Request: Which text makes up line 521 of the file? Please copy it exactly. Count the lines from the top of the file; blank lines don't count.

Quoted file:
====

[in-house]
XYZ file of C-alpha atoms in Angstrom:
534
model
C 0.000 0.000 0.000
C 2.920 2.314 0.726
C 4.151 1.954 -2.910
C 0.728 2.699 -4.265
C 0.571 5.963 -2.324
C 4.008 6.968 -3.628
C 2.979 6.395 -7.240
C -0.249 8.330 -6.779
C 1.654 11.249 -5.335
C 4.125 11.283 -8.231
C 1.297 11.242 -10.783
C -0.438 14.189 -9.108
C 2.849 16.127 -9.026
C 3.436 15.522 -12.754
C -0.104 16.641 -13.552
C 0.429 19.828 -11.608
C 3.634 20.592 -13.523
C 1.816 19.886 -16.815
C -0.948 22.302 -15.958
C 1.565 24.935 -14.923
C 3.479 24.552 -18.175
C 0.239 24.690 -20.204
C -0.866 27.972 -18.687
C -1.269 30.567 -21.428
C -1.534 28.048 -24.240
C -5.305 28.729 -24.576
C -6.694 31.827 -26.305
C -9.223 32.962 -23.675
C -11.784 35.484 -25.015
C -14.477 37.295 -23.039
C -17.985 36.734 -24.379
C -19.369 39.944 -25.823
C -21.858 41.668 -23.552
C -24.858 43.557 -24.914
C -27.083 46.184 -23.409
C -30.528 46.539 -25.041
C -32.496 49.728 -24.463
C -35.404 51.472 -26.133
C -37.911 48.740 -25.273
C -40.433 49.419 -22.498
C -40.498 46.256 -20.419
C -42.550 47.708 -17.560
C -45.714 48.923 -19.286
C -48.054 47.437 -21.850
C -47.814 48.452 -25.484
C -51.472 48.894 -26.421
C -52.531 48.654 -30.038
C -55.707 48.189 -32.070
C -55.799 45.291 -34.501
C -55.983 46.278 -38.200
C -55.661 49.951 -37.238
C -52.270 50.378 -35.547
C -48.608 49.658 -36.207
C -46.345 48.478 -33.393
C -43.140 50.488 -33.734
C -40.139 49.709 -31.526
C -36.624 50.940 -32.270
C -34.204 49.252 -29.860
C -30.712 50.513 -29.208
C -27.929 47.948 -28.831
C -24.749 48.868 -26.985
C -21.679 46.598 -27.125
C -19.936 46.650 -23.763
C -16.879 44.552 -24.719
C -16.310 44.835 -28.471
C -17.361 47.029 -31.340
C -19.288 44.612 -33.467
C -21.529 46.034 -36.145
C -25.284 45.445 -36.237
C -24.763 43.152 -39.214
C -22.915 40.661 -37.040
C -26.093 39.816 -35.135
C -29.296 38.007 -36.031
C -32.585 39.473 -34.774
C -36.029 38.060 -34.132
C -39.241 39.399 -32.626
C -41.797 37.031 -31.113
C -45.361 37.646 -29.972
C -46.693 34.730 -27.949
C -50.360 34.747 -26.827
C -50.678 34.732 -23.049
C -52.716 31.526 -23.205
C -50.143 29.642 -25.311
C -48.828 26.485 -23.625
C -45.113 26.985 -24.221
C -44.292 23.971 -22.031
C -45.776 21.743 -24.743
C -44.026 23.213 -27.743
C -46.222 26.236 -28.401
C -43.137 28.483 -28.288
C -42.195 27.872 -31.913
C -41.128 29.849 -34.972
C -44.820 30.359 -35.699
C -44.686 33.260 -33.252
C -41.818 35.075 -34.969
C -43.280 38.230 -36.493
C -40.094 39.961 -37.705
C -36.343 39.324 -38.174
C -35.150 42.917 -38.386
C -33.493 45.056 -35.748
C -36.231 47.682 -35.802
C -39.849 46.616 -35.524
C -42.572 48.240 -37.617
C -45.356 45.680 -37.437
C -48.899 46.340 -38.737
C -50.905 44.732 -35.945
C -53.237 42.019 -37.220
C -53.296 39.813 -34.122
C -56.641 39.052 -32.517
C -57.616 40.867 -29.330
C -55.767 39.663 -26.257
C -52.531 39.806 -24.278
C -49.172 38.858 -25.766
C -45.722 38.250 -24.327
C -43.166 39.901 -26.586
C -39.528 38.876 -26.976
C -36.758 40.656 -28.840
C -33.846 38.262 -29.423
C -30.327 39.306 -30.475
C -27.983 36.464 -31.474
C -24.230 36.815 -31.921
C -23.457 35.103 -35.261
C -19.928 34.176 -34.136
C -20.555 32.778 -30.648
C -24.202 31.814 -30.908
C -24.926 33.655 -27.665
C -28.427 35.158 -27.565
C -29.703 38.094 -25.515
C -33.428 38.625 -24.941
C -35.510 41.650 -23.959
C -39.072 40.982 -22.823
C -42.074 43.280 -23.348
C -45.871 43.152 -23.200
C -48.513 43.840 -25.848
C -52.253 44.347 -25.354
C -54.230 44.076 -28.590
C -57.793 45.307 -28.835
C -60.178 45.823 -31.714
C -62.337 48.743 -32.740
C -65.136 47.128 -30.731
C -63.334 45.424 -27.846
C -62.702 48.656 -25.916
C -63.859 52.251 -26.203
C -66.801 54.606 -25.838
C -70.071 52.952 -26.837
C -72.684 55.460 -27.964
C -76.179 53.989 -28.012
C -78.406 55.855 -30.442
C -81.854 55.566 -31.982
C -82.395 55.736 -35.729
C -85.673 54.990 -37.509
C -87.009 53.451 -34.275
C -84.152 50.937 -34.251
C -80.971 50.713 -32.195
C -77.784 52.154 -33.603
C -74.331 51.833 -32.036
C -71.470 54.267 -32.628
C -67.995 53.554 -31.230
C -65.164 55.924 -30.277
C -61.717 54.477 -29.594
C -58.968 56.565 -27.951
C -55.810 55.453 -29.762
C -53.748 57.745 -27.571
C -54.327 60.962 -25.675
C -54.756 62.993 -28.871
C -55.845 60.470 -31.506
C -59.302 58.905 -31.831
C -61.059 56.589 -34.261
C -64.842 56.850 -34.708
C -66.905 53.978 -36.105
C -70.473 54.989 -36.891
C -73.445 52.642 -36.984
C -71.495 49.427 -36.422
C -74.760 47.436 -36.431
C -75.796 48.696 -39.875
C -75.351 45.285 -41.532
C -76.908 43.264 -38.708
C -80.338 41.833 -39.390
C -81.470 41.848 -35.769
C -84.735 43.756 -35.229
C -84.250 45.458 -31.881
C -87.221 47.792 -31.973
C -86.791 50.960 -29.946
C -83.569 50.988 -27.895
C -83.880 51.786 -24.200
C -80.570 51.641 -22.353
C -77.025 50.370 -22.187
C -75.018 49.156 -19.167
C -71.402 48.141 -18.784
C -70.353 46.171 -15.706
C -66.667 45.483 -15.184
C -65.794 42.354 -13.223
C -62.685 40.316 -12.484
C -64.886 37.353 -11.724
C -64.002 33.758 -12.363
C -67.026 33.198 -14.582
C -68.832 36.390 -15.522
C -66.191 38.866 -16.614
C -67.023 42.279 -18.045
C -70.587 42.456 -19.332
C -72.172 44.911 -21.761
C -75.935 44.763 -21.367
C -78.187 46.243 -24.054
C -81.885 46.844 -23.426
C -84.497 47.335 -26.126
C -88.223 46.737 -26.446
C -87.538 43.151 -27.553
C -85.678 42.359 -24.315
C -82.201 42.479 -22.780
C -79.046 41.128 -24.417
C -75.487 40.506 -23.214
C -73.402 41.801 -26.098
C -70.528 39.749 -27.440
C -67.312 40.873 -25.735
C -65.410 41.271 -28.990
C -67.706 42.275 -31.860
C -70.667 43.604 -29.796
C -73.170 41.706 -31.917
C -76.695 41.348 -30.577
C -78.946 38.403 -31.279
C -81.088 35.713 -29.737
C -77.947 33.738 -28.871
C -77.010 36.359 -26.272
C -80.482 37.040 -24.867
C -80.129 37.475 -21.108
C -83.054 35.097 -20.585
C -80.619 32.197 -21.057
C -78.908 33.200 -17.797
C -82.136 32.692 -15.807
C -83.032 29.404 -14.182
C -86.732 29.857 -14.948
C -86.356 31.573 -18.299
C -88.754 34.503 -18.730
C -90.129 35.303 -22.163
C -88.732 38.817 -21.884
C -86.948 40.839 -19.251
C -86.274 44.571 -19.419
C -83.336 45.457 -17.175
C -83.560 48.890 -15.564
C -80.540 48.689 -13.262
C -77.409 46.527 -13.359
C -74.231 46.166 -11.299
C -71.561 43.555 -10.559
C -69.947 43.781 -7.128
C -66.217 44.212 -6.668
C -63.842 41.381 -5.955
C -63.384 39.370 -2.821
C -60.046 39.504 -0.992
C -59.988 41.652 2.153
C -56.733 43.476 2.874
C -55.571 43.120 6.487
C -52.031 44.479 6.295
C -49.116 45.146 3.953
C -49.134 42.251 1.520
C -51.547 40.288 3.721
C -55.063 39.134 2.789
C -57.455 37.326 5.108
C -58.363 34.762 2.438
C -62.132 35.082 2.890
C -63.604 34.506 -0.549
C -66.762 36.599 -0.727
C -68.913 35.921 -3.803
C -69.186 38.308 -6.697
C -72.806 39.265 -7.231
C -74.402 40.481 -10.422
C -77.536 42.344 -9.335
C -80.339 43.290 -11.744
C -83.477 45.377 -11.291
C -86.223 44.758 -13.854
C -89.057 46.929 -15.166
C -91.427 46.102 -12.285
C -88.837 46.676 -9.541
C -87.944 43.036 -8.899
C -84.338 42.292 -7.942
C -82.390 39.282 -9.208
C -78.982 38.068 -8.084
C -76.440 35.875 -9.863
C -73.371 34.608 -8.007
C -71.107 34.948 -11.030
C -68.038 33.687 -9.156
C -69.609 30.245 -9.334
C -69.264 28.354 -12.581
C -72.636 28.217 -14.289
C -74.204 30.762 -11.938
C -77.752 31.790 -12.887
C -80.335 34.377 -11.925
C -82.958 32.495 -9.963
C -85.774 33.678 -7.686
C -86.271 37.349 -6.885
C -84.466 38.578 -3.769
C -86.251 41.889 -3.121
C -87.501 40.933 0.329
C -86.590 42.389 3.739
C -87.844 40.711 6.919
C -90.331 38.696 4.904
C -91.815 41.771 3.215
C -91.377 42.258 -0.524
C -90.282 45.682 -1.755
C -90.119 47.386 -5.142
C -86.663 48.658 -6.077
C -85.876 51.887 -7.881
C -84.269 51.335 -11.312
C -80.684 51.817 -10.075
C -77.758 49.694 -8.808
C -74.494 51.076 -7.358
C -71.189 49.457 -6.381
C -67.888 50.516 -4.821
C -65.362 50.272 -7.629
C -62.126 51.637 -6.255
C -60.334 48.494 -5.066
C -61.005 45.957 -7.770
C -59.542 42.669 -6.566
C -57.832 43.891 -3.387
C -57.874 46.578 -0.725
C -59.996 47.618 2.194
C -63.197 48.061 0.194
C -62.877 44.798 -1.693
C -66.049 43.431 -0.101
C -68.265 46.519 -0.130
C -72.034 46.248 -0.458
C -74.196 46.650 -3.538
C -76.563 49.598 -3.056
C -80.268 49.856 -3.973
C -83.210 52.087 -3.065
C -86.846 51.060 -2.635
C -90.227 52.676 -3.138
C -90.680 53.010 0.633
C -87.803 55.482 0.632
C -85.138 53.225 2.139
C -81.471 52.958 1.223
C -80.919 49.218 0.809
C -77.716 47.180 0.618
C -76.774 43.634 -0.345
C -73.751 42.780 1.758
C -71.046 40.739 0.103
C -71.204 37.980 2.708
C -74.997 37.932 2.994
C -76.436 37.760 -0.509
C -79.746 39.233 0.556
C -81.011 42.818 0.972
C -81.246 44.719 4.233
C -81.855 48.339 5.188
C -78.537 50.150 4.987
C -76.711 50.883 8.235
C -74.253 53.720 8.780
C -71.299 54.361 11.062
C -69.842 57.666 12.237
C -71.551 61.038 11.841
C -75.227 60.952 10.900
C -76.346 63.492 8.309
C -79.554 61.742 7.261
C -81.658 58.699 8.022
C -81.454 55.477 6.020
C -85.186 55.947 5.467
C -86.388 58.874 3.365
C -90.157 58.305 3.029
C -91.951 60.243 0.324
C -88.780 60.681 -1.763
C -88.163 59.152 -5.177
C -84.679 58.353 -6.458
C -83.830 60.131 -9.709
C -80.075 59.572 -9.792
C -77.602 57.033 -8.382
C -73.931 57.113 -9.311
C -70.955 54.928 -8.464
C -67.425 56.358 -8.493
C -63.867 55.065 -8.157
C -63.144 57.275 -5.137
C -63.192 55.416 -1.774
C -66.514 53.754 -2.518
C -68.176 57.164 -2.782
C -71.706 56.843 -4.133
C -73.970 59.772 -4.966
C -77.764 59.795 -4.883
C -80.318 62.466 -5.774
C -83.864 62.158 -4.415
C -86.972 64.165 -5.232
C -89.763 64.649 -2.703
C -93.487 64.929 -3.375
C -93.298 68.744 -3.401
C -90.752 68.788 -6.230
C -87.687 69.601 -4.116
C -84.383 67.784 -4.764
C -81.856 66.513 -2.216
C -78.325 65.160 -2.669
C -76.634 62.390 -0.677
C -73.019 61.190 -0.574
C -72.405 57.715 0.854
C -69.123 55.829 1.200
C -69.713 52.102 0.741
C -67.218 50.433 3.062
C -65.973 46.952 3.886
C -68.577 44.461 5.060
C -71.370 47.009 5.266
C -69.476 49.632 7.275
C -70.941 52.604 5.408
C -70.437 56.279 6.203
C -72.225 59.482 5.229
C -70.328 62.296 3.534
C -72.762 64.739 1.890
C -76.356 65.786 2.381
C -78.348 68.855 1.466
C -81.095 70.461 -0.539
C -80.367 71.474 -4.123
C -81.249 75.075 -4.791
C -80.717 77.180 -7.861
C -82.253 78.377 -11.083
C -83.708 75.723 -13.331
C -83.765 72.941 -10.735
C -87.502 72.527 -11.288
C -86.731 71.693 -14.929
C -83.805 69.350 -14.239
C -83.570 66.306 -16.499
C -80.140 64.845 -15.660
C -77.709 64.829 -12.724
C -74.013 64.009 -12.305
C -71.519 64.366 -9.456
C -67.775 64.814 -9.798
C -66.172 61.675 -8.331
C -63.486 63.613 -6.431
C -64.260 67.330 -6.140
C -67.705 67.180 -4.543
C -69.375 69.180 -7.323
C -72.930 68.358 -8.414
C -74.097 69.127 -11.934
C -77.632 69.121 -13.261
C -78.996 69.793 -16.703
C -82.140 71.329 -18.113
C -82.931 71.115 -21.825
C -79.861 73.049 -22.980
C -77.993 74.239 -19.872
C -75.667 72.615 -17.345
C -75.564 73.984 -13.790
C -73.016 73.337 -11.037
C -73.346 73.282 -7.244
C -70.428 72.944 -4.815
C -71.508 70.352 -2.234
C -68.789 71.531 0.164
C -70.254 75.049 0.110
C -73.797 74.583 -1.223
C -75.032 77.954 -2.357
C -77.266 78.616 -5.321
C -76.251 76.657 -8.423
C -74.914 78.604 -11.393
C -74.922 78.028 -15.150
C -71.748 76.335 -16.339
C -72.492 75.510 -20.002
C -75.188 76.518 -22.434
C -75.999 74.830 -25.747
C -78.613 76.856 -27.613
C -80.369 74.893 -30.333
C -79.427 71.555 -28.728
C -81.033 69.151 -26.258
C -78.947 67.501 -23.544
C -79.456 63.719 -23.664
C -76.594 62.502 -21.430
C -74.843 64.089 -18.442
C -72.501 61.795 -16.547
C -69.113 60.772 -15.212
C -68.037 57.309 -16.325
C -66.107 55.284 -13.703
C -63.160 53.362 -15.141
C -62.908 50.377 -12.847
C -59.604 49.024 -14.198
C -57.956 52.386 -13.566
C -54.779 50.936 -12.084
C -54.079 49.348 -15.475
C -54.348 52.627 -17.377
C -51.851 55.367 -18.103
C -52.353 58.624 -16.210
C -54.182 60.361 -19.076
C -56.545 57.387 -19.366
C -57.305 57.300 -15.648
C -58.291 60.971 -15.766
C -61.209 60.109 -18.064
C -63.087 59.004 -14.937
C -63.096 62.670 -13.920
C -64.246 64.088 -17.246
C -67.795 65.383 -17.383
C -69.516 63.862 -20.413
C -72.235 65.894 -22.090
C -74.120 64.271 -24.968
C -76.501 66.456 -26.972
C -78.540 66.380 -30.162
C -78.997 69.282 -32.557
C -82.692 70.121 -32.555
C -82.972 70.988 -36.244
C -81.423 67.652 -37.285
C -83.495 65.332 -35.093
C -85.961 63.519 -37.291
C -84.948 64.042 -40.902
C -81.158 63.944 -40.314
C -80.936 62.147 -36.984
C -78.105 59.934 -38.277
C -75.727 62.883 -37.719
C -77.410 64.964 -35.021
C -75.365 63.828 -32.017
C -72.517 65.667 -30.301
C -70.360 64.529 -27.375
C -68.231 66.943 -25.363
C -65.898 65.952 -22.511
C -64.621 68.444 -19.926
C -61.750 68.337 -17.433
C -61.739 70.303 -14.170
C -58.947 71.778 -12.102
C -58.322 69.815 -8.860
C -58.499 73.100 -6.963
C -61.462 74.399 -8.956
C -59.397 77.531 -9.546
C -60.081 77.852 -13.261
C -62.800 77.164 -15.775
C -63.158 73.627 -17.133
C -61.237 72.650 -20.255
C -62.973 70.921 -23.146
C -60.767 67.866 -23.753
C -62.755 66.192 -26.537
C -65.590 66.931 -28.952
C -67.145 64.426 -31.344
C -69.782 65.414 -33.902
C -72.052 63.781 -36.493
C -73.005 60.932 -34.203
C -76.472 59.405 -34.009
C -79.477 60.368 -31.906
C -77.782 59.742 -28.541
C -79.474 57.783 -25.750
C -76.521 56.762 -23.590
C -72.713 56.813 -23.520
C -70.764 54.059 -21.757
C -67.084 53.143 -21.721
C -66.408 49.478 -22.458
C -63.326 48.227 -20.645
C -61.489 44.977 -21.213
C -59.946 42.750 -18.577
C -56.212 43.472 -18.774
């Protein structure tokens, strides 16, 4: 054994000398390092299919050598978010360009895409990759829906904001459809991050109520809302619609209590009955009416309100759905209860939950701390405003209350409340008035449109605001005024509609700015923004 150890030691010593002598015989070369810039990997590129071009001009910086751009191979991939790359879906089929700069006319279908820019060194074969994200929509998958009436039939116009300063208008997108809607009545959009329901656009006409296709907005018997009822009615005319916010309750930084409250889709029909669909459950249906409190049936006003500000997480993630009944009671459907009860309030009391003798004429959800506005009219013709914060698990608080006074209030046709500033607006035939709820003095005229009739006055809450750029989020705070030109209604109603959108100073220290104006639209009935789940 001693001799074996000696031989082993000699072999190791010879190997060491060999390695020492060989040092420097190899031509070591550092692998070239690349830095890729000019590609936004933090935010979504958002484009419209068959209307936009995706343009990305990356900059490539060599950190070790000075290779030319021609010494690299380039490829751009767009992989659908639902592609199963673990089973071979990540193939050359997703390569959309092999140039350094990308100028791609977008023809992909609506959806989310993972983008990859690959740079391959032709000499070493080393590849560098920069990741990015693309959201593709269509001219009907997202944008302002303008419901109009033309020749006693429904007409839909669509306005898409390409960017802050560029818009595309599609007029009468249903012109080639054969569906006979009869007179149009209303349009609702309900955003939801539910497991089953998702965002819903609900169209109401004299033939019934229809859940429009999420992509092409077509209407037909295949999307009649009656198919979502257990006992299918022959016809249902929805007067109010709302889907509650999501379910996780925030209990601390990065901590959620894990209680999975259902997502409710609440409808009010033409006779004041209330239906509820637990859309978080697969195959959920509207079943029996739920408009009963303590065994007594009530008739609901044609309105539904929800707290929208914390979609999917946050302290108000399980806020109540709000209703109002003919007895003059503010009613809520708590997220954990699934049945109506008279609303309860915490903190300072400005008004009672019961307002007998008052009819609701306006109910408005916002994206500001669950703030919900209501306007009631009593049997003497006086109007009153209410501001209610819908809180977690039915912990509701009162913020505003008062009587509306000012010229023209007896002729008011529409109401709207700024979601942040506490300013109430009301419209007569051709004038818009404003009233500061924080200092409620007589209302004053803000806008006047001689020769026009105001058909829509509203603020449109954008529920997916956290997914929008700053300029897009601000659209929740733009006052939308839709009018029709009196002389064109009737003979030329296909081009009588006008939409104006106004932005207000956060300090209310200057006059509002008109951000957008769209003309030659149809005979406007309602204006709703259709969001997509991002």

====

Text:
C -65.590 66.931 -28.952